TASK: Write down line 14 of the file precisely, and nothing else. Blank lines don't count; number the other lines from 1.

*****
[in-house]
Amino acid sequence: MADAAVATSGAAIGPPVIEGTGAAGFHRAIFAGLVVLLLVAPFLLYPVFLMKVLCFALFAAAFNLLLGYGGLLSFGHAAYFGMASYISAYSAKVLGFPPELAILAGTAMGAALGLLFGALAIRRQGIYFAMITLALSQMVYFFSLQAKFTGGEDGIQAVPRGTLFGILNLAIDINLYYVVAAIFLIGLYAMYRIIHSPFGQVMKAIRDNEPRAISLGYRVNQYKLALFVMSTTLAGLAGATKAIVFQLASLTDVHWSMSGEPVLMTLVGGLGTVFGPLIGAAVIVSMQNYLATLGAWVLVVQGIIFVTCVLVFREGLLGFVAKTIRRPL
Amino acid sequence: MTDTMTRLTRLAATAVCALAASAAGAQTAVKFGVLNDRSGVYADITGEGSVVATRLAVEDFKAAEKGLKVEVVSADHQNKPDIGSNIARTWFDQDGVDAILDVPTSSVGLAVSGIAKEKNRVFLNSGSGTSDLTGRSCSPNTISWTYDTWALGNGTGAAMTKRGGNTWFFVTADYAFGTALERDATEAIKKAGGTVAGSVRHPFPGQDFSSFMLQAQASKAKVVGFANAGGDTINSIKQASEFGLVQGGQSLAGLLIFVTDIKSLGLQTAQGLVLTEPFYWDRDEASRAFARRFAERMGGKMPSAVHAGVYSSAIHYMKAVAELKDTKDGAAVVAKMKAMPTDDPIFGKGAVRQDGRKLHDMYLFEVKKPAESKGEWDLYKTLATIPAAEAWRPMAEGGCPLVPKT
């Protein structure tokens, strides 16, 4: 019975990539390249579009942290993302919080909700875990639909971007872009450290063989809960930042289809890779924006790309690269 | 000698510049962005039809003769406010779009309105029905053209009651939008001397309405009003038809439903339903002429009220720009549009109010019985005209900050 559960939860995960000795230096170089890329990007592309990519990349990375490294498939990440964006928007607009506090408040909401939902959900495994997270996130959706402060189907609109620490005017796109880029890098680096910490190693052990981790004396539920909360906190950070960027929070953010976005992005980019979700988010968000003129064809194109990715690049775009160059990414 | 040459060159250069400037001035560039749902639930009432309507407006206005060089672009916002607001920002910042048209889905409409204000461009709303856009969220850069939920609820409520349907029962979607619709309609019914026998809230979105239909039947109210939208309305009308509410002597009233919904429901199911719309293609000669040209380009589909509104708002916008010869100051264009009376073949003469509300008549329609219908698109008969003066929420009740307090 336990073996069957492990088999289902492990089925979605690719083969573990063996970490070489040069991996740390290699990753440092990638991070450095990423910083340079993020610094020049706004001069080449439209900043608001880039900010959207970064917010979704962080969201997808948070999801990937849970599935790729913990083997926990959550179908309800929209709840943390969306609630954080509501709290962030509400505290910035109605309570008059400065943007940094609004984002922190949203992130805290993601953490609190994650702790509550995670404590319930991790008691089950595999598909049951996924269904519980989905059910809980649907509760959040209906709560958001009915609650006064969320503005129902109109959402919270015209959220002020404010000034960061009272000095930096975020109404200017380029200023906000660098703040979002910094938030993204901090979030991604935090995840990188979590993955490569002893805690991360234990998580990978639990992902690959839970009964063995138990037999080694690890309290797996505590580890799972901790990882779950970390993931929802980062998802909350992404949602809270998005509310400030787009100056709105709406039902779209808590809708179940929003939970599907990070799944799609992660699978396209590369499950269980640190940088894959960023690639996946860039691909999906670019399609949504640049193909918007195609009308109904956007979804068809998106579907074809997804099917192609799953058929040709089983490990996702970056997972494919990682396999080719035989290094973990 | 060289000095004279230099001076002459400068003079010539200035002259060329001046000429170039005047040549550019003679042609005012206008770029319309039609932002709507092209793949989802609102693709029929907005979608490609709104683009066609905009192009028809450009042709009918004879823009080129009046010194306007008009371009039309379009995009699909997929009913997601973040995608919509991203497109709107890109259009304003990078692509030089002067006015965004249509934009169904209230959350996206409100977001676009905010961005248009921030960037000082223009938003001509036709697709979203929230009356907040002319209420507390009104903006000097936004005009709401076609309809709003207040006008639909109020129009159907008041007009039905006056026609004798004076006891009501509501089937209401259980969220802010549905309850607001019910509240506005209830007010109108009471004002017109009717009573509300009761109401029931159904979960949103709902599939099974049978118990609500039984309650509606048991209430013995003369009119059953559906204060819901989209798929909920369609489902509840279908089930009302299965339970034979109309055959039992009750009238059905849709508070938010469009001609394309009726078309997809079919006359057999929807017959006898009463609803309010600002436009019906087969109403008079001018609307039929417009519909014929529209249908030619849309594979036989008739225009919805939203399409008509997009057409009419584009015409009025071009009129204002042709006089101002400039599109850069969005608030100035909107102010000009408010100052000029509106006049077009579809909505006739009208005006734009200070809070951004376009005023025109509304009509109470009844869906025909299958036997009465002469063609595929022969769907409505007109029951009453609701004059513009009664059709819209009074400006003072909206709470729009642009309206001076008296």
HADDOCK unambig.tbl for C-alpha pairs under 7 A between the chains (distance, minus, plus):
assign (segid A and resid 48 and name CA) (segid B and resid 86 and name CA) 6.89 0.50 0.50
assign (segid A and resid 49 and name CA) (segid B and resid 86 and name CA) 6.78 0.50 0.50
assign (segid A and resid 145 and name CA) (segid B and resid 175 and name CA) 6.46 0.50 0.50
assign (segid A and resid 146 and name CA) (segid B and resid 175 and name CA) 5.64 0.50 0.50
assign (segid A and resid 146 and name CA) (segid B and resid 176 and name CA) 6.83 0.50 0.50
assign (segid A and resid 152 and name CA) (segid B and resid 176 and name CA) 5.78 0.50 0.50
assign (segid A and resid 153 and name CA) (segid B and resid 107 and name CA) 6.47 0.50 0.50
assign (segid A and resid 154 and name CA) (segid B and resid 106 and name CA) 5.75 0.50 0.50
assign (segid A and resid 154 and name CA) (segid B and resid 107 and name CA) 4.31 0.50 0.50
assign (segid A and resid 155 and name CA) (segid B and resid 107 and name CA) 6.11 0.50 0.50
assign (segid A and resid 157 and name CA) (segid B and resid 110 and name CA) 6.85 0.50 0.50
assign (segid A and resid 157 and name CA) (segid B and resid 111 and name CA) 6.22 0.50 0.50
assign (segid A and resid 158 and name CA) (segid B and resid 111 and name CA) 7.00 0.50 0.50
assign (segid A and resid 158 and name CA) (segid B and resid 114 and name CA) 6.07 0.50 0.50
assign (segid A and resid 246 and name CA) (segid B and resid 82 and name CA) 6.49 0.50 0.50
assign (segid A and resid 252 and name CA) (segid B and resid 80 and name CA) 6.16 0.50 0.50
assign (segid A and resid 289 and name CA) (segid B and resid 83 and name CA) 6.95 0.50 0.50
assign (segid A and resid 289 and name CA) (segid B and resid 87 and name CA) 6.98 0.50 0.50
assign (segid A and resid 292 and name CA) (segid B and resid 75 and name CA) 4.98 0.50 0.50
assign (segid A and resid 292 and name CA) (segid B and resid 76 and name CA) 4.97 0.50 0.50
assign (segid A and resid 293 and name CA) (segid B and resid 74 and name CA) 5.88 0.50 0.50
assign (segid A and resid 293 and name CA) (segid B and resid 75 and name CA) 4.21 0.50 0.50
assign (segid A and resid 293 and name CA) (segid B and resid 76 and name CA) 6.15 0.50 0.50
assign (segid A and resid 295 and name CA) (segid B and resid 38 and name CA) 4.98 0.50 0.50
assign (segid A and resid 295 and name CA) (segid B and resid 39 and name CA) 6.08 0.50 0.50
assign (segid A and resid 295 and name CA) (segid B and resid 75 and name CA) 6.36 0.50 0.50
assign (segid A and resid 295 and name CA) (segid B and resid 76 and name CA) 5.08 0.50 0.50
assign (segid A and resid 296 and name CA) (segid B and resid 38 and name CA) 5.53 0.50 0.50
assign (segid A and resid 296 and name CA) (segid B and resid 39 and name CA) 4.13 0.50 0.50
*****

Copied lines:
assign (segid A and resid 154 and name CA) (segid B and resid 107 and name CA) 4.31 0.50 0.50